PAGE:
Low-carbohydrate diets are having a moment.
From shelves lined with keto products, to low-carb options popping up even on restaurant menus, it’s clear: the rise of keto and paleo diets in recent years has increased the focus on protein and fat, while causing us to ask the big question, how many carbs should we actually be eating?
The result is that we’ve begun to slash our carb intakes wherever possible. Bread has gone to the wayside, sugary sweets are out, and pasta? Forget it.
Carbohydrates shouldn’t be completely villainized, however. Carbs are an often-misunderstood macronutrient that can definitely have a place in a healthy modern diet when eaten correctly. They serve as the main source of energy for our body, powering our brain to carry out its most essential functions.
So why the bad rap?
In essence, carbs are often villianized because of the effects that occur when we eat too many, or choose low-quality options (i.e.: breads, pastas, pizza, etc…).
Namely, they can have an intense effect on our blood sugar, causing it to rapidly spike. When this happens, our body stores the excess blood sugar as fat, which can lead to weight gain.
Now, keep in mind that all forms of carbs and sugar (and even protein) can spike your blood sugar. The difference is that processed carbs, like those low-quality ones listed above, are missing the fibers and enzymes that slow that blood sugar spike, helping to reduce fat storage.
At the end of the day, when it comes to responsibly consuming carbohydrates, it’s all about the amount and quality that you’re eating.
How many carbs should I be eating?
The answer to this question will vary based on your personal needs and calorie intake.
Someone who is sedentary, for instance, won’t need as many carbohydrates as an elite athlete, since they don’t expend as much energy. In addition, someone who is looking to lose weight will probably want to eat fewer carbs than someone who is maintaining a healthy weight, since lowering your carb intake encourages your body to burn fat stores for energy.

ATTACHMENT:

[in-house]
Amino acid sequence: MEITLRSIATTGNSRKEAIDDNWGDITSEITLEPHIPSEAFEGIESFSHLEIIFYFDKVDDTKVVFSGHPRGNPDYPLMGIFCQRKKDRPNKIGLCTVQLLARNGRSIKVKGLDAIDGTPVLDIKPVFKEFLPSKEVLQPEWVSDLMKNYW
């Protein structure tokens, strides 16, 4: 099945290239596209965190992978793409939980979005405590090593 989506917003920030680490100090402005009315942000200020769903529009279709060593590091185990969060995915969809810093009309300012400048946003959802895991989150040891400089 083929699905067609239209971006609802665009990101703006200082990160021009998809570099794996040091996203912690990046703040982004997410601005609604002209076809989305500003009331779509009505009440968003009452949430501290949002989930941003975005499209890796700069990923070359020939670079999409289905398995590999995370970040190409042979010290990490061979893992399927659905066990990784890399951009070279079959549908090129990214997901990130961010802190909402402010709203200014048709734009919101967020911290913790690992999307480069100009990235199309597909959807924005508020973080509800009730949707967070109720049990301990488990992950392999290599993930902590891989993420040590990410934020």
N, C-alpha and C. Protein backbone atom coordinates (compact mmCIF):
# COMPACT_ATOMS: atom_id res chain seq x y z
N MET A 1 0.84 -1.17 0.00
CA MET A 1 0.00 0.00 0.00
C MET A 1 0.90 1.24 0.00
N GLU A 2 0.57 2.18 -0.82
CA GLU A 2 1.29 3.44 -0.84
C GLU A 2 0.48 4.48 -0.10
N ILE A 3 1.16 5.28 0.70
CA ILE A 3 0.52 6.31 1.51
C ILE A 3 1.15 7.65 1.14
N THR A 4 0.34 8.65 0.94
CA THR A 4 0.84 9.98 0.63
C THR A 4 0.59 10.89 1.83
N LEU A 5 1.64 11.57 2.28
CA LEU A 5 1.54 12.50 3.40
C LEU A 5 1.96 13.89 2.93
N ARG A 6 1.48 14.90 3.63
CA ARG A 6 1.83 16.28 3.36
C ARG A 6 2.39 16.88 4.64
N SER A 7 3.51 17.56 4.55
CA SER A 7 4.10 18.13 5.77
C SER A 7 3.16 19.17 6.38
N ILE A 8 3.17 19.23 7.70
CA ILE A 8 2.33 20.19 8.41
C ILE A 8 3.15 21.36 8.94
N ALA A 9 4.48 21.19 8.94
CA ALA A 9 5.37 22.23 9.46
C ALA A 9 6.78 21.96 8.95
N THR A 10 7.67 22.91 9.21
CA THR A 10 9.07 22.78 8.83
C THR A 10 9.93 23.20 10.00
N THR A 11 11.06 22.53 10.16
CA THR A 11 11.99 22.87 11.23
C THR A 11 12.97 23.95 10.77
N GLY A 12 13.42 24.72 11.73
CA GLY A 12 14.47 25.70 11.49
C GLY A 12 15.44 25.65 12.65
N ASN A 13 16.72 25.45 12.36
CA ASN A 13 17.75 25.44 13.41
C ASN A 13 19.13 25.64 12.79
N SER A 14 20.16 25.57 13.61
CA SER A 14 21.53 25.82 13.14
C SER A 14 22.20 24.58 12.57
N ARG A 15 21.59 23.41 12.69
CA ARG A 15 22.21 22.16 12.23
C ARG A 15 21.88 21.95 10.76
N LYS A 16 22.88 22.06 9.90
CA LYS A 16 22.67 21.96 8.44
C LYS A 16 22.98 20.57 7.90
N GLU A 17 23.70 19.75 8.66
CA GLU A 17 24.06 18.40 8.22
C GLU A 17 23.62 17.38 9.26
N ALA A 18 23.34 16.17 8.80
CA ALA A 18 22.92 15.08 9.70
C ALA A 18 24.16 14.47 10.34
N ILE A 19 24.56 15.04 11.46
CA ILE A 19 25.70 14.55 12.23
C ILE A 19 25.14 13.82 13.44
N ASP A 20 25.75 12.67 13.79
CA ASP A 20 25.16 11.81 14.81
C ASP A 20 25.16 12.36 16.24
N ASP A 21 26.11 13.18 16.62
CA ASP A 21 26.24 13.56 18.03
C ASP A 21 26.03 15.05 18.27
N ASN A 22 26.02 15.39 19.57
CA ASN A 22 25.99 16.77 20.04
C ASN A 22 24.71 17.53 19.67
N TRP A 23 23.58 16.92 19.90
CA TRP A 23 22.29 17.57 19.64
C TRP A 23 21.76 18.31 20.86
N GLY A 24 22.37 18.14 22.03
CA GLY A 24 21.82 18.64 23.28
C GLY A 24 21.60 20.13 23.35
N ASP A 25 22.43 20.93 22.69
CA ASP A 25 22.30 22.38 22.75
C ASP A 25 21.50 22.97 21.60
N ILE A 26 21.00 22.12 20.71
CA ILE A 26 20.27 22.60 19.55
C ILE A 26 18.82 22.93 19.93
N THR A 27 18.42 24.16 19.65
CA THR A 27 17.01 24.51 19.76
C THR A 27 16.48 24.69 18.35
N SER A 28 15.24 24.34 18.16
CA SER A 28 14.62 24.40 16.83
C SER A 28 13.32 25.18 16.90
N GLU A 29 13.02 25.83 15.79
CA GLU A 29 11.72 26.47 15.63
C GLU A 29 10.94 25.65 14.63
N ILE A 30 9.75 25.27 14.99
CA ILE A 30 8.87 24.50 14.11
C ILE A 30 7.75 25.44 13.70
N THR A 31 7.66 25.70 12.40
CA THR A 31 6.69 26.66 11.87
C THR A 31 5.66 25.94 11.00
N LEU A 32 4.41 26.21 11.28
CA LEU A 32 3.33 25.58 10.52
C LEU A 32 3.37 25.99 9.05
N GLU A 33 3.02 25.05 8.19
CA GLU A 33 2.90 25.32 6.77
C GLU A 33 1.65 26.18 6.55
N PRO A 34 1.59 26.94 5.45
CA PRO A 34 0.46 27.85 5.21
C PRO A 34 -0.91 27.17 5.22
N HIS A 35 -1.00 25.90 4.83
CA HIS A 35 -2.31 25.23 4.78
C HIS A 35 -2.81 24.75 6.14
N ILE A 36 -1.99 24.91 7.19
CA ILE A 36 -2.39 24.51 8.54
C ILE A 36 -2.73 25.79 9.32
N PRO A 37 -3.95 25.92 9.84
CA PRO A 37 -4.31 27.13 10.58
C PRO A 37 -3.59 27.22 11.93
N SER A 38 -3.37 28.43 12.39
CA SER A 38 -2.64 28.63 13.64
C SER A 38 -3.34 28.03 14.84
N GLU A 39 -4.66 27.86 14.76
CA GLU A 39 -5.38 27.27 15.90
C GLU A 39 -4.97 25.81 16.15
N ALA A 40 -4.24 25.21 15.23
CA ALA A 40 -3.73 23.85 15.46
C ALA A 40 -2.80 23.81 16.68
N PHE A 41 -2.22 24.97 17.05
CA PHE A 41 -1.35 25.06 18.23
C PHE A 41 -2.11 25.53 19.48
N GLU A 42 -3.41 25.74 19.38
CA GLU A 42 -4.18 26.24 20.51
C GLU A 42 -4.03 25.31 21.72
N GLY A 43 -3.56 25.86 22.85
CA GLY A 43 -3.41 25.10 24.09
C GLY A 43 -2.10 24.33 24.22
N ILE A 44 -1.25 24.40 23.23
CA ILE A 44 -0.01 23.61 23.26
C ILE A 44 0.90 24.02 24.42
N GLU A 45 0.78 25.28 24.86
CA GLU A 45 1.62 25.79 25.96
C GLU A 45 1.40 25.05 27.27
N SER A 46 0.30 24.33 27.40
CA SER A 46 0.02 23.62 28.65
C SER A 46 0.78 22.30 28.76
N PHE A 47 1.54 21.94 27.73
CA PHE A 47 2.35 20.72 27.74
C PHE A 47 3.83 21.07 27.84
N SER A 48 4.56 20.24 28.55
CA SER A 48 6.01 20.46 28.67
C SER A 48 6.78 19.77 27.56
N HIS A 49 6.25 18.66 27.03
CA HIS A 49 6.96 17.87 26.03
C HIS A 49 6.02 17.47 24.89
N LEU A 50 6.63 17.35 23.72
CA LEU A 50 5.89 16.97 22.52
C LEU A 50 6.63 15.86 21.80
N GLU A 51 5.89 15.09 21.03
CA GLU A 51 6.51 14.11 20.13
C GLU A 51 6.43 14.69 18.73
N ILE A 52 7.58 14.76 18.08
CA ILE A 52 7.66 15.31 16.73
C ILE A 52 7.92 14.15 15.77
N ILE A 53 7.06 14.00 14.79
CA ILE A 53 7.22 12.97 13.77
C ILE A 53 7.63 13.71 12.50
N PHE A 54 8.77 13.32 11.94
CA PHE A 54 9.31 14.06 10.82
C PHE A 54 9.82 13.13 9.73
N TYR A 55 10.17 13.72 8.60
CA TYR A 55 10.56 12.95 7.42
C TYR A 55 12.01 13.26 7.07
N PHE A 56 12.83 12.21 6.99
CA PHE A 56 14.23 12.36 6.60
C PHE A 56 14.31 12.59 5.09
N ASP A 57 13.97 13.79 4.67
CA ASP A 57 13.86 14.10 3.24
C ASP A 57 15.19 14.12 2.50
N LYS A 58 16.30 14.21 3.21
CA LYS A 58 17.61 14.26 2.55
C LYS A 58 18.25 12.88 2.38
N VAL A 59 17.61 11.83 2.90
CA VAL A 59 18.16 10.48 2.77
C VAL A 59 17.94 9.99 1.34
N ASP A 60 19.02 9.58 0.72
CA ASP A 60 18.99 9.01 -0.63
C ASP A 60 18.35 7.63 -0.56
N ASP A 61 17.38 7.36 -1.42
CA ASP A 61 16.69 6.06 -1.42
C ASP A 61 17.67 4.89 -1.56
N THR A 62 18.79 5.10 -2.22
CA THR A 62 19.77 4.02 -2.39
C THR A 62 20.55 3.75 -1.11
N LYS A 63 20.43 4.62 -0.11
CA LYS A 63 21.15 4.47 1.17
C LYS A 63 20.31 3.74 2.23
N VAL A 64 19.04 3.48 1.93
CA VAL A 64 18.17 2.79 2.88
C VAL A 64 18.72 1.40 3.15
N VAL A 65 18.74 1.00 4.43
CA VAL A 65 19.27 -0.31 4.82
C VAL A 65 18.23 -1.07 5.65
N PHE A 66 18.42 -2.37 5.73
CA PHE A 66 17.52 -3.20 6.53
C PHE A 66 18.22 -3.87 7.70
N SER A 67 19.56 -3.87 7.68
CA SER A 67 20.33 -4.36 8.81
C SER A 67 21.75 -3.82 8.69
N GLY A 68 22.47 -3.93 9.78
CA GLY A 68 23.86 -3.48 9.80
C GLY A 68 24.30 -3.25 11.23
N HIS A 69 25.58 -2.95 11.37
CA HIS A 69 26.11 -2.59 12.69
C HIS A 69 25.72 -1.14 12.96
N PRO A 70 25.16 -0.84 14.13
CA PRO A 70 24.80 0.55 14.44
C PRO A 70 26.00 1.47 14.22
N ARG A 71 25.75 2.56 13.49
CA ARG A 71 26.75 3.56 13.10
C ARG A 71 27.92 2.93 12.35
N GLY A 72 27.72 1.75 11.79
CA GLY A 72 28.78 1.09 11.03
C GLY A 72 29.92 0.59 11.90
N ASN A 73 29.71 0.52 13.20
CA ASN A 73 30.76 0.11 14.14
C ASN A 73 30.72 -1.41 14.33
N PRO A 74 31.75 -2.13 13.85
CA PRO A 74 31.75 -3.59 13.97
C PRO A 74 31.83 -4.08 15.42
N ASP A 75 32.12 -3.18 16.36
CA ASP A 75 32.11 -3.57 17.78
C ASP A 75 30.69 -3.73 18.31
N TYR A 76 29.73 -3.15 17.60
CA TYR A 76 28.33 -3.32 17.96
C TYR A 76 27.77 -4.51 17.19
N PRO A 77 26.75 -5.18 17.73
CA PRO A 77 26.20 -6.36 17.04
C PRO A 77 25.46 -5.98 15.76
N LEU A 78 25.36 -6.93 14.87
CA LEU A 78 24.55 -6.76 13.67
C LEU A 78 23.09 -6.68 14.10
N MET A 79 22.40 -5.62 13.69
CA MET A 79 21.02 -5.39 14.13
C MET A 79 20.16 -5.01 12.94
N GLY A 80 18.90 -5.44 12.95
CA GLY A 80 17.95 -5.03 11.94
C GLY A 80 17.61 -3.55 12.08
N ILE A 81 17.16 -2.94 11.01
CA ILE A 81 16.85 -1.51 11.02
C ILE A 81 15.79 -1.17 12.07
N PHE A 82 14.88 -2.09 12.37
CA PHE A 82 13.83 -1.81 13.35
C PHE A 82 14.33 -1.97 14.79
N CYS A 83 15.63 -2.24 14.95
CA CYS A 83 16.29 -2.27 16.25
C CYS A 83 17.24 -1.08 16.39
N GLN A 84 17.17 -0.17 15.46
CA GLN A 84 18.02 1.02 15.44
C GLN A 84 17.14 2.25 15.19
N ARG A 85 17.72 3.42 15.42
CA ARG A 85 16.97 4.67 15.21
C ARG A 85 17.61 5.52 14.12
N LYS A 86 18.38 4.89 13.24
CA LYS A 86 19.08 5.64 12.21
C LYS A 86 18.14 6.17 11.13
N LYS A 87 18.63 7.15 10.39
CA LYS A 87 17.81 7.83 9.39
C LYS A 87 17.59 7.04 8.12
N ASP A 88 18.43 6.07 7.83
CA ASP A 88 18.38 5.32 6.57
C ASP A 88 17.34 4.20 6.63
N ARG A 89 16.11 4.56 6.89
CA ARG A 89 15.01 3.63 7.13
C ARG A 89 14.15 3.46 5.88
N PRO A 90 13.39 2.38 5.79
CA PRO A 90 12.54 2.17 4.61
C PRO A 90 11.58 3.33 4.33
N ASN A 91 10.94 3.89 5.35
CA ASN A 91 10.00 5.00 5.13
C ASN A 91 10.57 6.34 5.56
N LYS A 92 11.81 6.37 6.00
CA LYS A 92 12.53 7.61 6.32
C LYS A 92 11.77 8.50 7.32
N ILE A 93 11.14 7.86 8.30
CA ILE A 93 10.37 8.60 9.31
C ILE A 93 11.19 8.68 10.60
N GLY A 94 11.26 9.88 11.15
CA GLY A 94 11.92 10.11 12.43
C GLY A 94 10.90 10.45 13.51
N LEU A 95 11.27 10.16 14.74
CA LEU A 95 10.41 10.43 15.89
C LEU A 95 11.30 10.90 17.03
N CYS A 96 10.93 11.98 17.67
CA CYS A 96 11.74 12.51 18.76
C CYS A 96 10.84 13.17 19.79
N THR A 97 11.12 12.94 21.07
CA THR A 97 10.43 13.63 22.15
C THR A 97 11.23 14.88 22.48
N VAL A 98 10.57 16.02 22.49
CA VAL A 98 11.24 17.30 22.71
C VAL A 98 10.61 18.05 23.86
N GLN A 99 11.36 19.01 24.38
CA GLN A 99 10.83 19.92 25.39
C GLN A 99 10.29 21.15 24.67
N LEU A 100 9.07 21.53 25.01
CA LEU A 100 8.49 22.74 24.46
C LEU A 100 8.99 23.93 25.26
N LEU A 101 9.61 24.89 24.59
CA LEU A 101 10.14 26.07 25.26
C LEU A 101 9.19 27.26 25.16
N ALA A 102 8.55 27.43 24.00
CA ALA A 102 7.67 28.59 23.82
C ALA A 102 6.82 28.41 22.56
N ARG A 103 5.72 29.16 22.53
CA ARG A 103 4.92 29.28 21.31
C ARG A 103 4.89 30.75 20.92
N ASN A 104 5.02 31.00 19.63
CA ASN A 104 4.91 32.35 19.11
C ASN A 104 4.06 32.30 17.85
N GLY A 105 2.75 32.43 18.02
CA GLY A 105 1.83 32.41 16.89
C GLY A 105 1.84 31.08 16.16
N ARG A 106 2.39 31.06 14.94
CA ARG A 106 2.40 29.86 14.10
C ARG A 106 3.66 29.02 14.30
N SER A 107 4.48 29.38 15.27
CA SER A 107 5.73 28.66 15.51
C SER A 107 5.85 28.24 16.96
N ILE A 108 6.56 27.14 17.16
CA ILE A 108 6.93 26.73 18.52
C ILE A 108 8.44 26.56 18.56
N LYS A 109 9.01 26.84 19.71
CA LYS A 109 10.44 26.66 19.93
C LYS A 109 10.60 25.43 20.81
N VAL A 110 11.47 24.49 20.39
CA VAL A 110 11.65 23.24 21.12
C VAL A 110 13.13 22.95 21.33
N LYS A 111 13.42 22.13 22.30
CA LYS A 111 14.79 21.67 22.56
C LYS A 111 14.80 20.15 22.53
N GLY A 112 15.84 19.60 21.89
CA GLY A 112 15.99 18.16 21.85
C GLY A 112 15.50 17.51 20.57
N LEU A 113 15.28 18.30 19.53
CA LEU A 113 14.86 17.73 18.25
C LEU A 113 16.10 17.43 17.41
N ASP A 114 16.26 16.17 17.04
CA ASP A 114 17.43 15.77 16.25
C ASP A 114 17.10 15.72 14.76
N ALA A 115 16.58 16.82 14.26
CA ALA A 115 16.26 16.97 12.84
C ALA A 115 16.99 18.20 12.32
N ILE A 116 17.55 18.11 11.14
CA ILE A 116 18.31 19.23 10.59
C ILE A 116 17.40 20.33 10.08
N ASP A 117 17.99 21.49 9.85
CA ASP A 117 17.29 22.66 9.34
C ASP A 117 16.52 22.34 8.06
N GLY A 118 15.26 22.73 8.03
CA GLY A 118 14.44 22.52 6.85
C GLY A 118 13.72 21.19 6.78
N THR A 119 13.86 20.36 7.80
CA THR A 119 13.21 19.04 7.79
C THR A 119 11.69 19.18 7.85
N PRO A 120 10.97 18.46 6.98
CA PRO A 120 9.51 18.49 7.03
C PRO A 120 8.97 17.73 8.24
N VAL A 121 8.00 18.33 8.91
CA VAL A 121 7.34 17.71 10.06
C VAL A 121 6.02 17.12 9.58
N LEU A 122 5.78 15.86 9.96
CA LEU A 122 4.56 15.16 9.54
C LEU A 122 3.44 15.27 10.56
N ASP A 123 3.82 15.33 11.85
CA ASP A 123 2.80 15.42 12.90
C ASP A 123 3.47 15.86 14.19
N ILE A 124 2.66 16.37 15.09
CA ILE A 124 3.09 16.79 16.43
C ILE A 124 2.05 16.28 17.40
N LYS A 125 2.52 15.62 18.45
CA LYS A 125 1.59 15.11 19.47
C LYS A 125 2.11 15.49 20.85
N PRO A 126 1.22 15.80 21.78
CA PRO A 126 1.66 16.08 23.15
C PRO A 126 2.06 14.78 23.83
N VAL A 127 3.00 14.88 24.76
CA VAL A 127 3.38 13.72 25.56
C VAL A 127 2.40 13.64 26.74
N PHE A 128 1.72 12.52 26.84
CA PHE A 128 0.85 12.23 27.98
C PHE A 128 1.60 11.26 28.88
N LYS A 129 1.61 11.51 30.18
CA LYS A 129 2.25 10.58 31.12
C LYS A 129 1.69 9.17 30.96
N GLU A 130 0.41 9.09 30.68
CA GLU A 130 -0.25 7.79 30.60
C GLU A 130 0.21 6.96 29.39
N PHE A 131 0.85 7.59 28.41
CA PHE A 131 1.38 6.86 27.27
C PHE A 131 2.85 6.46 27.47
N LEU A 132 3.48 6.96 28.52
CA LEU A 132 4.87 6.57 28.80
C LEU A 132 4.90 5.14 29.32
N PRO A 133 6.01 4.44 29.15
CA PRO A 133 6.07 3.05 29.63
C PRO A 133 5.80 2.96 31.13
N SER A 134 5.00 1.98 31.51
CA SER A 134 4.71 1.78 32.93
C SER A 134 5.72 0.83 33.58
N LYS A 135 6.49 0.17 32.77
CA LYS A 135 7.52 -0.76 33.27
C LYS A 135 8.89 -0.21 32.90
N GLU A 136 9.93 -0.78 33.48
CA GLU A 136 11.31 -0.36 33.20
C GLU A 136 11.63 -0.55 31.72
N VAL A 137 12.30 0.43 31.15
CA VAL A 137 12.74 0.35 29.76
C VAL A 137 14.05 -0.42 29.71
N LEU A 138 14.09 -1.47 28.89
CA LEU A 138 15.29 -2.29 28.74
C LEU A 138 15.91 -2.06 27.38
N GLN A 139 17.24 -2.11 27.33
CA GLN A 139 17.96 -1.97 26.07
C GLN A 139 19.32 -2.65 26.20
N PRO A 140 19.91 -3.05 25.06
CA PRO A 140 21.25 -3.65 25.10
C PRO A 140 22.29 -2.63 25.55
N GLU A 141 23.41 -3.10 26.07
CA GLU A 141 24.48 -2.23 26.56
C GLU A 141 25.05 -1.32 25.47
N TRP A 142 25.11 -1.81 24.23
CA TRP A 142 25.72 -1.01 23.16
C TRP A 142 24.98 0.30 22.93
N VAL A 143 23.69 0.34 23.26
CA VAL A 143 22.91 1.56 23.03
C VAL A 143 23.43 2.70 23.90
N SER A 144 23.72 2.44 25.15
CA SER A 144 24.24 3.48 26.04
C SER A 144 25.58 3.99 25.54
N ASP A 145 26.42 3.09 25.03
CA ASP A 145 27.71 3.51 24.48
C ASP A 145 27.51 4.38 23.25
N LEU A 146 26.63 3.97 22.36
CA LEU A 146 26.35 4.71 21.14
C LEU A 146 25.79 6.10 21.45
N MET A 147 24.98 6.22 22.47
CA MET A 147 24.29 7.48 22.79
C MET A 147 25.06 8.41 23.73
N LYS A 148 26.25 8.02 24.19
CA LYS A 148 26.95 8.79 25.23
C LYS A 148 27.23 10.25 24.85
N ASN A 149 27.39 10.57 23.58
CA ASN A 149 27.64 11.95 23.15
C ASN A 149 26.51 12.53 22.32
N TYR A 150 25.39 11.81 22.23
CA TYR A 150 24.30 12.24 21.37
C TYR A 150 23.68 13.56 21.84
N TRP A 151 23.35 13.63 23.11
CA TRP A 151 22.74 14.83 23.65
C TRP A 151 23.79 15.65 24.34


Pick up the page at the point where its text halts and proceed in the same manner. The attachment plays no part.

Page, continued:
The first step is to determine how many overall calories you need to be eating every day based on your activity level and resting metabolic rate. There are plenty of online calculators that can do this for you.
From there, you can calculate your carbohydrate needs in grams by multiplying your daily calorie intake by 0.45-0.65, depending on what percentage of calories you want to come from carbohydrates. You can then divide that number by 4 to see how many grams of carbohydrates you should aim for in a day.
Again, the amount truly depends on your activity level. For some people following a diet of 2,000 calories, you’ll see this average out to about 225g-325 grams of carbohydrates per day.
This is in the slightly high range for many people who aren’t doing intense training several days per week, but gives you an idea of range based on calories.
Always, always keep in mind that the quality of these carbs matter immensely. Eating 200g of carbs in the form of things like quinoa, squashes, and starchy veggies like carrots and pumpkin is massively different than if you’re consuming 200g of carbs from pastas, granola bars, and cereals.
It’s always a good idea to grab a calorie tracker app and log your meals to see where you’re averaging, then adjust based on how you feel and the results you’re getting. Some people do very well at around 150g, while others function better at 100g or less.
Don’t be afraid to experiment with the number and the type, and adjust up or down as needed.
How many carbs should I eat if I want to lose weight?